1. Twitter on ABC TV – the impact on politics, media and socializing

The post includes this ABC TV segment on Twitter, which includes interviews with myself and Mark Scott, Managing Director of ABC. Full analysis on the post.

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The 10 TENsions That Will Define 2010

To anticipate what will shape 2010, we need to understand the TENsions that will define the opening year of the TENsions decade. The TENsions that are most prominent will evolve during the course of the decade. However the accelerating pace of change means that TENsions will inevitably define the decade, in myriad forms.

These are the 10 TENsions for 2010, the opening year of the TENsions.

1. Optimism – Fear

Many companies and workers are now daring to be optimistic as they put 2009 behind them, look forward to opportunities, and worry about getting left behind if things improve rapidly. Yet with the shock of the onset of the financial crisis still fresh, any optimism is subject to being shattered, resulting in wild swings in confidence.

2. Institutional work – Independent work

While many lost their jobs in 2009, sparking a rise in home-based work such as direct selling, many others gave up self-employment to return to the workforce. Over the long term more people are making the shift to work independently, by desire or necessity. However the temptations of self-employment can be replaced by desire for a steady pay packet, pulling people both ways.

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Amazing 3D video projections bring buildings to life and shape our environment

When I was a child I dreamed of creating an immersive experience of light and images. I put a chair in a cupboard in which I intended to put up lights around me that would create an experience of being in a magical world. Unfortunately the technology I had available wasn’t up to the job.

Today we are able to control and shape our environment as never before. What is proving to be one of the most useful technologies is 3D animations projected onto external spaces. Buildings are the largest canvases on which artists can paint.

While I’ve seen a number of fantastic building projections over the years, 3D animation combined with mapping onto architectural forms is taking the art of bringing buildings to life to new levels. Prime practitioners of this art are the Dutch digital design firm NuFormer. The videos below show some of what they are capable of.

The first video shows how the contours of buildings are used to great effect in generating 3D animations. The second video shows how a large white wall can be used effectively to create 3D effects, in this case for a public show sponsored by Volvo. Well worth a look!

Projection on Buildings from NuFormer Digital Media on Vimeo.

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Creating the Future of Media: 4 Driving Forces, 4 Strategic Issues, 4 Essential Capabilities

I very rarely find the time to write magazine articles, but I was delighted to write the opening feature article for MediaTitles 2010, an annual publication which covers the media and magazine industry.

To see the article in the full splendor of the print version, go to the MediaTitles website, which has the full publication viewable using Realview Technologies (with the article reformatted to take out the lists of four, which I think is a pity). My article is on pages 7-10.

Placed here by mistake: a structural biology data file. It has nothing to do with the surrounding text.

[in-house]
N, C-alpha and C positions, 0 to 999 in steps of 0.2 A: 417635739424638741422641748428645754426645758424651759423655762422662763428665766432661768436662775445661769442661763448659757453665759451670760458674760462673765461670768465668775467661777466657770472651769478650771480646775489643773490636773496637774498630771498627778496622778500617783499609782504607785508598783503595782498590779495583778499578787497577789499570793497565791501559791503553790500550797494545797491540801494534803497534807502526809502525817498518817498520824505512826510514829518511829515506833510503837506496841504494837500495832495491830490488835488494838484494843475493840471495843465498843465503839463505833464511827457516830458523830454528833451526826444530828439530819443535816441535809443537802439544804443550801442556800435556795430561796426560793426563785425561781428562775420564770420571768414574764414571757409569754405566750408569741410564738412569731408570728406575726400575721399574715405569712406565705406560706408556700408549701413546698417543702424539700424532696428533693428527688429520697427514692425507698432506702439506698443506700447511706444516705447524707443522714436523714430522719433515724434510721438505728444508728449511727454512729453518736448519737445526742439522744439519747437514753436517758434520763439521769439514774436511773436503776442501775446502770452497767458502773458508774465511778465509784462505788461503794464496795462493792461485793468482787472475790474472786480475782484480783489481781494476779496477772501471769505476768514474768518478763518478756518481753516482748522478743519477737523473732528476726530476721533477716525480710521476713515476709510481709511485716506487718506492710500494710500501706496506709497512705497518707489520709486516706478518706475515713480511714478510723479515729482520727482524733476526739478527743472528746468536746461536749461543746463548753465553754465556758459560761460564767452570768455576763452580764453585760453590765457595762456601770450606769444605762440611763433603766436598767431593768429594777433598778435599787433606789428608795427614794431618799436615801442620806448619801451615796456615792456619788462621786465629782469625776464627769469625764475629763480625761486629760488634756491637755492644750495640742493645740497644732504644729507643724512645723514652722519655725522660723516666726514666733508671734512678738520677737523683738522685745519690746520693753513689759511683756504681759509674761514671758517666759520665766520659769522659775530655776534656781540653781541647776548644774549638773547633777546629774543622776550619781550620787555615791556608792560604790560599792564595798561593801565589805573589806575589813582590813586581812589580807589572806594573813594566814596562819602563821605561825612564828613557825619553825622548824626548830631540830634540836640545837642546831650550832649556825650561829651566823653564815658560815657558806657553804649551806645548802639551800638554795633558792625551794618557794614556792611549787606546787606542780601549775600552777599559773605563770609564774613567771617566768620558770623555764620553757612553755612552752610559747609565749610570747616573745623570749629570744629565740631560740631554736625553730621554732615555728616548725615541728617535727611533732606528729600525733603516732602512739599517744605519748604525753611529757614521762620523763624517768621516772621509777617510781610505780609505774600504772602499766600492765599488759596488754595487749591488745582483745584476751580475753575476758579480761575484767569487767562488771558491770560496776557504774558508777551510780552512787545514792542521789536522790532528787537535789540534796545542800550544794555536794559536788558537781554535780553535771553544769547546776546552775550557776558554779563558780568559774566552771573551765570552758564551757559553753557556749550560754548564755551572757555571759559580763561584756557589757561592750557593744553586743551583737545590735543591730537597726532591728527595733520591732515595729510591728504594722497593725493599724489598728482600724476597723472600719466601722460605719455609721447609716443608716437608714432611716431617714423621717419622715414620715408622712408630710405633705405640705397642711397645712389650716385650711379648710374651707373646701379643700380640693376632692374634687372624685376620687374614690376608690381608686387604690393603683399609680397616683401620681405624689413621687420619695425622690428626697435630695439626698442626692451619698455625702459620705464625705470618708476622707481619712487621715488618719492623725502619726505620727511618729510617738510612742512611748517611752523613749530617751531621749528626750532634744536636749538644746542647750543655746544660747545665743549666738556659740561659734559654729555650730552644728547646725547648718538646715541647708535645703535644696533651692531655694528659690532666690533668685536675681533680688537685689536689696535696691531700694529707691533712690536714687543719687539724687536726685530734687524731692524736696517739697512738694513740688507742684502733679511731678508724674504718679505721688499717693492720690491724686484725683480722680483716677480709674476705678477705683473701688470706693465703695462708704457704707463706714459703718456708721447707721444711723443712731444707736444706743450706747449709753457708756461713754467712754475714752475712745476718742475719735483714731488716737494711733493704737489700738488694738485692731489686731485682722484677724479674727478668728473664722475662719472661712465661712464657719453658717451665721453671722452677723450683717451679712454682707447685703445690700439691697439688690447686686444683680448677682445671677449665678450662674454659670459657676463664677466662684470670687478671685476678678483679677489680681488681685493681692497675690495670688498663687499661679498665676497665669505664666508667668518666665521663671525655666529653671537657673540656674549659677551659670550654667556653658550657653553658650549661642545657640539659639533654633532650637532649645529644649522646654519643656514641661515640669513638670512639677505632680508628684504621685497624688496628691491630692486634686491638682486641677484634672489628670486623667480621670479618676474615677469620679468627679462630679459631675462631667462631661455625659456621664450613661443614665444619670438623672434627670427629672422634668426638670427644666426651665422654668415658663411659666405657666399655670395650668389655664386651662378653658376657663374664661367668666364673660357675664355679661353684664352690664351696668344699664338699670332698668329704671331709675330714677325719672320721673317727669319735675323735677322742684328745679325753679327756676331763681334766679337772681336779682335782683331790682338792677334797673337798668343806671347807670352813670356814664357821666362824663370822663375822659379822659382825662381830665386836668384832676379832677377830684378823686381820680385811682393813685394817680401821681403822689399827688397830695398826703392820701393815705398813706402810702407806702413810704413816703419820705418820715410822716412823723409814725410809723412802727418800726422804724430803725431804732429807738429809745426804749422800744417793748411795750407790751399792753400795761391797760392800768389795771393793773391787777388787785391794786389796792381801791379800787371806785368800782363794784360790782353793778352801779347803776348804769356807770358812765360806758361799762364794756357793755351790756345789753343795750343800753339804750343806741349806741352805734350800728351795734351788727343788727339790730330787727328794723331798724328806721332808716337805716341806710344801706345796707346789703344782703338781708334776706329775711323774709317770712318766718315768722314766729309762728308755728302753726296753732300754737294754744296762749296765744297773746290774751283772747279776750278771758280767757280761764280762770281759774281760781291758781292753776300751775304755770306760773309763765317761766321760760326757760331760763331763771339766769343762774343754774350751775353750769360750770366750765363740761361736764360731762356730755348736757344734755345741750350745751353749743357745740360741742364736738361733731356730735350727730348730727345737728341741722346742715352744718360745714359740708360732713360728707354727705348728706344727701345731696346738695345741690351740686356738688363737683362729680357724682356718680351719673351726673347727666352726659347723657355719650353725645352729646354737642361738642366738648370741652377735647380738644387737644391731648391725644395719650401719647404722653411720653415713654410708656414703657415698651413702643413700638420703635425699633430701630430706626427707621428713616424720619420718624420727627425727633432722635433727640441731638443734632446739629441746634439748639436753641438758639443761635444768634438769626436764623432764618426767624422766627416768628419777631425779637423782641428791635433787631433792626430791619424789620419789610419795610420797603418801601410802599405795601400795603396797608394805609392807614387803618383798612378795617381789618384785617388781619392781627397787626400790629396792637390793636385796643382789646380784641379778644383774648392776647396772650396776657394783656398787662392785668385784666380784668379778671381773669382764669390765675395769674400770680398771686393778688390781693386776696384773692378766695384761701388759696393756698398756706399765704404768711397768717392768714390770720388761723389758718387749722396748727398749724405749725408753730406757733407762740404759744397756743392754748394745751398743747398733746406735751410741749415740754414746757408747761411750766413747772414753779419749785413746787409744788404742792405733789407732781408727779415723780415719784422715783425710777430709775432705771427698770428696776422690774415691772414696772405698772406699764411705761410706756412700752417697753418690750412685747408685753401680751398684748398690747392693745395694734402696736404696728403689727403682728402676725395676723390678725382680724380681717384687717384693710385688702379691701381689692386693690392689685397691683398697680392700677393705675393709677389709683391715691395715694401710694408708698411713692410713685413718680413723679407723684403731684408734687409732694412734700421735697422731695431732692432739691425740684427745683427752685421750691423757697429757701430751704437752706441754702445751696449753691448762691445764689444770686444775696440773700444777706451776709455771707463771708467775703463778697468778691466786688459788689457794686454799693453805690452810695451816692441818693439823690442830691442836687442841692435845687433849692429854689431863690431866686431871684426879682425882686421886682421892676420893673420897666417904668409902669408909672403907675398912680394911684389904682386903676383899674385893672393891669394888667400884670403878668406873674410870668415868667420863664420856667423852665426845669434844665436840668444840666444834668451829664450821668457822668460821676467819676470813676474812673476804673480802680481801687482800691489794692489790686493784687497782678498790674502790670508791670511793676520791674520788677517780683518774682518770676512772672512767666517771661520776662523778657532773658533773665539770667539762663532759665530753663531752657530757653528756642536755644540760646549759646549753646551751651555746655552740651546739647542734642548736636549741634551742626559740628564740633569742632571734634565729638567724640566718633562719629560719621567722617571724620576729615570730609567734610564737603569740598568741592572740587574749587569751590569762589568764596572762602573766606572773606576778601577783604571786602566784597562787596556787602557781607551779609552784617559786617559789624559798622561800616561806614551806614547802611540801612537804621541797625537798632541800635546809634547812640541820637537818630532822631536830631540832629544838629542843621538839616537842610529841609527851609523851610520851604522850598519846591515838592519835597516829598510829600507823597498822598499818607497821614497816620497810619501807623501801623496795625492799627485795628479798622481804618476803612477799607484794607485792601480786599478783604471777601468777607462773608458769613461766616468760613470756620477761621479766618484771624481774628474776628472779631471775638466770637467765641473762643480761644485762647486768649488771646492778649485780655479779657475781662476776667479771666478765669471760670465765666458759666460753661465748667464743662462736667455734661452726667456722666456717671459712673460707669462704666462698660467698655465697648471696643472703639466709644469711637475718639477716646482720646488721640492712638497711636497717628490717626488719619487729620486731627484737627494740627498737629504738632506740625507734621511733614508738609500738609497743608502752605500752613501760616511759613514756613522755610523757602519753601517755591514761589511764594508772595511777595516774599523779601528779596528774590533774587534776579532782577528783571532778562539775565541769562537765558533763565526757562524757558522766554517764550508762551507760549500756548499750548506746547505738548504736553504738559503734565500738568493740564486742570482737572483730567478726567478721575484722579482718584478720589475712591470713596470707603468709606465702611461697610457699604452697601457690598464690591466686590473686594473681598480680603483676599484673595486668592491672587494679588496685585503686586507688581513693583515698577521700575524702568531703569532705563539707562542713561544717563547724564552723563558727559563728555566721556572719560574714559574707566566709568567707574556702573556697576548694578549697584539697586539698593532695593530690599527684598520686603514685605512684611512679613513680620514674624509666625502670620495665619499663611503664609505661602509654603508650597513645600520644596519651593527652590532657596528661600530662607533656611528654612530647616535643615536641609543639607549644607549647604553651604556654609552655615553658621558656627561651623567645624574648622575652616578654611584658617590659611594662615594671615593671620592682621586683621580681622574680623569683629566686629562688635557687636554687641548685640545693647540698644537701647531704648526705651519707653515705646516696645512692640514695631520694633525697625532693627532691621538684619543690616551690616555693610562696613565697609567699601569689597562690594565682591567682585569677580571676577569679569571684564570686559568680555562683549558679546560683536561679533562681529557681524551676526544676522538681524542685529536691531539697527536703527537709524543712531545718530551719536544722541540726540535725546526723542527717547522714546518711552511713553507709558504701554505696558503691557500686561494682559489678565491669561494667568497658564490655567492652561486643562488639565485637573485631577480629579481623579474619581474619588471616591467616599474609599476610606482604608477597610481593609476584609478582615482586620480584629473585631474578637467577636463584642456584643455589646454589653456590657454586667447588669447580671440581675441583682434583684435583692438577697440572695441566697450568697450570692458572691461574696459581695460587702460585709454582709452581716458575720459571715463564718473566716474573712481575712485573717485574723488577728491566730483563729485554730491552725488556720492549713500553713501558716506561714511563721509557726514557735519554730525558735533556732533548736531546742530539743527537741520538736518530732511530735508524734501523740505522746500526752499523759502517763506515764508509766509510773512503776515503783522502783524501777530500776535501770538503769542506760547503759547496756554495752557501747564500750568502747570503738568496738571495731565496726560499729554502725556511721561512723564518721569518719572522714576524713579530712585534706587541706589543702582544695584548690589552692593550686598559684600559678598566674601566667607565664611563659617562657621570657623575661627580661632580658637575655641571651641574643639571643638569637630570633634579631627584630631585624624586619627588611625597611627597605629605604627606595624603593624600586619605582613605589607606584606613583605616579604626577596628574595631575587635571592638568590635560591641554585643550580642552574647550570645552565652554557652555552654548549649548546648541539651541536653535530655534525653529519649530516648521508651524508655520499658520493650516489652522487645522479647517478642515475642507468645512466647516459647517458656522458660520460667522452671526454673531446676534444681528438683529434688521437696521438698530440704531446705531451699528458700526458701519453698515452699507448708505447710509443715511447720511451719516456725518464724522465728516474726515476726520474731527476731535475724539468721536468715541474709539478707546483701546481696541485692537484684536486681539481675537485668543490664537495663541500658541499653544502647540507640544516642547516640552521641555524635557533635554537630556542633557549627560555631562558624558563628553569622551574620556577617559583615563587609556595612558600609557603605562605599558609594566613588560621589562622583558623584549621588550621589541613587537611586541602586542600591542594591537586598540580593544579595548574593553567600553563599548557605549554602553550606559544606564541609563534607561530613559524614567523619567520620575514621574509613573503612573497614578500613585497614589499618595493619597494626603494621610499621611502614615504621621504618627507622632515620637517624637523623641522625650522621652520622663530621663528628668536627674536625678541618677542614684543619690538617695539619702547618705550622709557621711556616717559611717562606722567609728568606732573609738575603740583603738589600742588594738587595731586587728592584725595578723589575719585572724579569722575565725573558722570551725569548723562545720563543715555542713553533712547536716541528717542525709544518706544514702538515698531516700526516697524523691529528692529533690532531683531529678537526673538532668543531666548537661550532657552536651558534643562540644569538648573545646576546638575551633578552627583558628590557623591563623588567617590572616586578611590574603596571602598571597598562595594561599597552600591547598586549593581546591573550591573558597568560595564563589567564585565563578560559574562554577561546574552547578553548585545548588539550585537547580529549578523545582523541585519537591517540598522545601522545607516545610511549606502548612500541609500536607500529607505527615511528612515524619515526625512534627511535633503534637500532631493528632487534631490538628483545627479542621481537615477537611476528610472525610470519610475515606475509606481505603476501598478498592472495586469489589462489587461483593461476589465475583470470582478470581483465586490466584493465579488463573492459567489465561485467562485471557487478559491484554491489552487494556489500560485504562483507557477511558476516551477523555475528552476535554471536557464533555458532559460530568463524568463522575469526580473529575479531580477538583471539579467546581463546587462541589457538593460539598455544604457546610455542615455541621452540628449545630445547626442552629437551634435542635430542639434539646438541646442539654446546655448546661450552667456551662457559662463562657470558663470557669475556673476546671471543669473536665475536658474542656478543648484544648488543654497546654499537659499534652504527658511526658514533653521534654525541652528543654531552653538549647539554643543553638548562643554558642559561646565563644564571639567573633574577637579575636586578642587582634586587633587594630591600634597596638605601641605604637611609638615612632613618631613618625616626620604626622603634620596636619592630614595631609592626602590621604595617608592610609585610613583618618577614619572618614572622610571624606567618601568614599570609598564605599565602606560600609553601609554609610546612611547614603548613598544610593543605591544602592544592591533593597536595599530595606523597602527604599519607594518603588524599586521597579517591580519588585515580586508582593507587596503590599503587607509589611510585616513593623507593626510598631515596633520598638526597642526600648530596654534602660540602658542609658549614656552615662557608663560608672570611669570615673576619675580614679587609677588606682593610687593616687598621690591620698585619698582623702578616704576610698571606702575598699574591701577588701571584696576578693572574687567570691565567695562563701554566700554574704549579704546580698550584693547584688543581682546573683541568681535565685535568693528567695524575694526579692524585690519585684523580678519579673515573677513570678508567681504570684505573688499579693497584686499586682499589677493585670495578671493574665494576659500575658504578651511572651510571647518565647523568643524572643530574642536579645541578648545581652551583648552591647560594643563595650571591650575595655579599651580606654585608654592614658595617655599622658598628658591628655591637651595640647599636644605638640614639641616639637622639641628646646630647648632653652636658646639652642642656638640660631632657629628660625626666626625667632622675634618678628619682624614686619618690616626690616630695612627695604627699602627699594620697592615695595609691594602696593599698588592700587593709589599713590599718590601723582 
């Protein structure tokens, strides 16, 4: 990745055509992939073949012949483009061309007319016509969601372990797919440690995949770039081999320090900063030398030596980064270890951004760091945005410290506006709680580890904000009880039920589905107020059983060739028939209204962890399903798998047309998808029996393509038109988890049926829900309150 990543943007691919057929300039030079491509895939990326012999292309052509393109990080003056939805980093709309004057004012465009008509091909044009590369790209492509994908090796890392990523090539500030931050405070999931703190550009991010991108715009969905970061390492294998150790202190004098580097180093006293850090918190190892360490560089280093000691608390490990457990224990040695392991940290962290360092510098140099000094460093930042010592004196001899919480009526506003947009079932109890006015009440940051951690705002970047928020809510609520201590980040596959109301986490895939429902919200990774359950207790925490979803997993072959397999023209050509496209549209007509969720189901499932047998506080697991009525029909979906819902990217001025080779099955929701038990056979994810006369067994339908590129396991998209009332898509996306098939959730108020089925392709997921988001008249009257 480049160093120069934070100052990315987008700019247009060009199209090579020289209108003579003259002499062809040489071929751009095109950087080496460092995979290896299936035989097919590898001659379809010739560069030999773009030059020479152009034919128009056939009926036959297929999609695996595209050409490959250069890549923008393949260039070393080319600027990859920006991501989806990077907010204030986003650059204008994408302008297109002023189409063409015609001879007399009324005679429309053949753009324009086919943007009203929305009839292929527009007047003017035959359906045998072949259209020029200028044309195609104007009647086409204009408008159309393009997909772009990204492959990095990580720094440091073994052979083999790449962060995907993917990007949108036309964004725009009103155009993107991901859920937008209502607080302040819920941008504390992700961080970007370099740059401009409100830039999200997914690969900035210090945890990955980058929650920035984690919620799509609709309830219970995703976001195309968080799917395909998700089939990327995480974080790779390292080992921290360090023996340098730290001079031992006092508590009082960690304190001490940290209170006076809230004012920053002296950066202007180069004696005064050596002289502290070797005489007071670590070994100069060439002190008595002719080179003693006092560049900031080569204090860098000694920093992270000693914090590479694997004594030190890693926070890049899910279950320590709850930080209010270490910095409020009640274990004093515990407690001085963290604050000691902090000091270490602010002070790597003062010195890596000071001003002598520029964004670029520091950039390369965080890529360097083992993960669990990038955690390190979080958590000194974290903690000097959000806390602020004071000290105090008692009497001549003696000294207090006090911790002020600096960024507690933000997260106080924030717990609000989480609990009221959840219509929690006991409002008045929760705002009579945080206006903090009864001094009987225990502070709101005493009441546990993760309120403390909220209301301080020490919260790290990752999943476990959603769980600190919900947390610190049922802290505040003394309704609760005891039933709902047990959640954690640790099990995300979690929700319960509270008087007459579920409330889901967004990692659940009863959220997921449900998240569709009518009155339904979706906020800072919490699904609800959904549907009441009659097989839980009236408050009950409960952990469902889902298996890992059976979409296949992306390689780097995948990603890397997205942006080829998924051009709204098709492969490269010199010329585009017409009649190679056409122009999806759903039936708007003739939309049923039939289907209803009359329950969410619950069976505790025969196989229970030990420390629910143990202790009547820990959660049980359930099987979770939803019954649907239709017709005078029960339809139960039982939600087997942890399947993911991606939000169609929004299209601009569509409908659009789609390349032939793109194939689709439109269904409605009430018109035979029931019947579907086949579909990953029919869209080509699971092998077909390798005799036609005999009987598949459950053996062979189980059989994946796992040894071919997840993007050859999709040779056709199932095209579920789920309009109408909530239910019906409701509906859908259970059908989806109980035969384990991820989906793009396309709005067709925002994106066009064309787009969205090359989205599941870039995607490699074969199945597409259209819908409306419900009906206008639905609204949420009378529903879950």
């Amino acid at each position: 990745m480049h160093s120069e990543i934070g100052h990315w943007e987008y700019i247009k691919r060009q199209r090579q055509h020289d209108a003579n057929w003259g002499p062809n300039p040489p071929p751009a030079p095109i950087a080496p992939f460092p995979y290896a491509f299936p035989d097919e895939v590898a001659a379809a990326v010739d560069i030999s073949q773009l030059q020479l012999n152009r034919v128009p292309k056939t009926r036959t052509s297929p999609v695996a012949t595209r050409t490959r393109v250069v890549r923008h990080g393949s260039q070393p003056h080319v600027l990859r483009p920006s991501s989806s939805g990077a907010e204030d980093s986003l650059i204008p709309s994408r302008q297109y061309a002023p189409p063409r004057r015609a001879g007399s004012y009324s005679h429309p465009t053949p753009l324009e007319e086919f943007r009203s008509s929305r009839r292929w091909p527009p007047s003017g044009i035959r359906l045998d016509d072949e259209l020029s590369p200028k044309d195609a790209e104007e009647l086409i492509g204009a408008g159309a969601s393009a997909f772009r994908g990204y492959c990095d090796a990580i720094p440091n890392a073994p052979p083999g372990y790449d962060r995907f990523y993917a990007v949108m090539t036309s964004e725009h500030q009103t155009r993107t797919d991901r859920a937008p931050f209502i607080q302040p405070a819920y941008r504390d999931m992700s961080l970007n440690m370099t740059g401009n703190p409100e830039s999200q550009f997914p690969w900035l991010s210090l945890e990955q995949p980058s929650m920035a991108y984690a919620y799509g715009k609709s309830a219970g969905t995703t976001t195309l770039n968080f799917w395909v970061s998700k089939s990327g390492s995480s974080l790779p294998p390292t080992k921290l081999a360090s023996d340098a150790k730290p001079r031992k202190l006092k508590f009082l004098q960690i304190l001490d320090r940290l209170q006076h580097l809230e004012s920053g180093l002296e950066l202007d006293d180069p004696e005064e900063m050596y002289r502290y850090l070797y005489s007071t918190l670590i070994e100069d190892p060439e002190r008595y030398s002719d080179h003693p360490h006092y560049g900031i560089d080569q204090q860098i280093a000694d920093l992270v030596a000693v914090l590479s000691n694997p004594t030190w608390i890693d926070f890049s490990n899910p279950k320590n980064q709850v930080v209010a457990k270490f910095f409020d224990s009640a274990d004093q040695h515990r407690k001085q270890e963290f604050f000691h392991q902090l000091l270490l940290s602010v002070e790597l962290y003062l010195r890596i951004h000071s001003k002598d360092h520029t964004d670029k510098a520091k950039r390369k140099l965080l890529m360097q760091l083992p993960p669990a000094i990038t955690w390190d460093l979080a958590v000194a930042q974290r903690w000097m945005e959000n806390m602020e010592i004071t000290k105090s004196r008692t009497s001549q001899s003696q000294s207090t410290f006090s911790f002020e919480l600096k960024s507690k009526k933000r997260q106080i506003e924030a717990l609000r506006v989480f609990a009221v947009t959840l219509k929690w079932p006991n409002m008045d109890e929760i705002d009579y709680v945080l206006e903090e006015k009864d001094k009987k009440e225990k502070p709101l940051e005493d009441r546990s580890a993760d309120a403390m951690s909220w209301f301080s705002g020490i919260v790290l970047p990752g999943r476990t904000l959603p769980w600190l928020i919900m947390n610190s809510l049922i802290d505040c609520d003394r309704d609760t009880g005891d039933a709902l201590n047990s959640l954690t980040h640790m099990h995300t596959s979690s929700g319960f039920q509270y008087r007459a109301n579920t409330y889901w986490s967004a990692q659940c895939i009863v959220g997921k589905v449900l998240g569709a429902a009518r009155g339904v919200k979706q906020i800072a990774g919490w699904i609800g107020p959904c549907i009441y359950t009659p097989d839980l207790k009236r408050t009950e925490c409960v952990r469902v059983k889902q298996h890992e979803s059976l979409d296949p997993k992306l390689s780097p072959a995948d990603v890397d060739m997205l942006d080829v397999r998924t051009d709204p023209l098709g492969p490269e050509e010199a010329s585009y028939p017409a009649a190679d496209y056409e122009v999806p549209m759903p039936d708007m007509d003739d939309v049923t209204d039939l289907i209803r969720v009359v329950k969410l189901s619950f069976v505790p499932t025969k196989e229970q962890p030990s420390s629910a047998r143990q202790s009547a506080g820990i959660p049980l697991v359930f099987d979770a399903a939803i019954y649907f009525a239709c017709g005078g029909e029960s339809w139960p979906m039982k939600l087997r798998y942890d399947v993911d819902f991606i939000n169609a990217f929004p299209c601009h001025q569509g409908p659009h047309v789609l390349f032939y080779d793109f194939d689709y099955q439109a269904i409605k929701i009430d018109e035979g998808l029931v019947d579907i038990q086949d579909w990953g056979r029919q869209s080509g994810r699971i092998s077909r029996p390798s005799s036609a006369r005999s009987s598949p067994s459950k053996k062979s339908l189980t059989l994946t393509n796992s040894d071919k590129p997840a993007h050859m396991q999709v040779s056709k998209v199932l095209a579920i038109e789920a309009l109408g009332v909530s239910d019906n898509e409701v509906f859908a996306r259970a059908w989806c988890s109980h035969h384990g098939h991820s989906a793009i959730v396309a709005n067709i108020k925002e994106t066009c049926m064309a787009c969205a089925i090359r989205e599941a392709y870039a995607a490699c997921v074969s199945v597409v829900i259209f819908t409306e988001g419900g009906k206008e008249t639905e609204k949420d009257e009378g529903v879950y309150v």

The (original) text of the article is below.

CREATING THE FUTURE OF MEDIA

These are the best of times, these are the worst of times. The global economic crisis, coming on top of a dramatic transformation wrought by the rise of the Internet, is creating the swiftest change in media industry structure ever experienced. Newspapers and magazines are being shut down at an extraordinary pace all over the world, journalists are losing their jobs, and broadcast media are under threat as sliding advertising revenue hit an unmoving cost base. Yet as the world shifts towards what will be truly an all-encompassing media economy, there are extraordinary opportunities ahead for media organisations.

This is a critical juncture to examine the future of media. Magazines have and will continue to be central to how we learn, socialise, entertain ourselves, and make buying decisions. Yet the magazine industry will undoubtedly look very different scant years ahead. It is our role and responsibility to create the future of media, rather than to let it happen to us. To do that, we need to examine the most central driving forces, strategic issues and capabilities in the evolving media landscape.

Four Driving Forces

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The next generation of computer interfaces will bring together the physical and digital worlds

For many years I have believed that our everyday interfaces with computers are deeply limited, and that creating more effective interfaces is central to our future. In my 2002 book Living Networks I selected Interfaces as one of the three key enablers that would bring the networks to life.

Pranav Mistry of MIT Media Lab’s SixthSense has made his mission integrating our gestures in the physical world with the digital world. In this video taken at TED India last month, he tells his personal journey of exploration, beginning by taking apart his computer mouse, moving on to monitoring his gestures, headmounting cameras and projectors.

Some of the technologies he shows include framing photographs by holding up his fingers, projecting live updates onto newspapers, making hands into phone dials, and far, far more. This is ultimately about bringing together the physical and digital worlds, helping making us more human.

In the video, Pranav tells of his plans to open source the technologies he has developed to provide broader applications for them. The video is well worth seeing.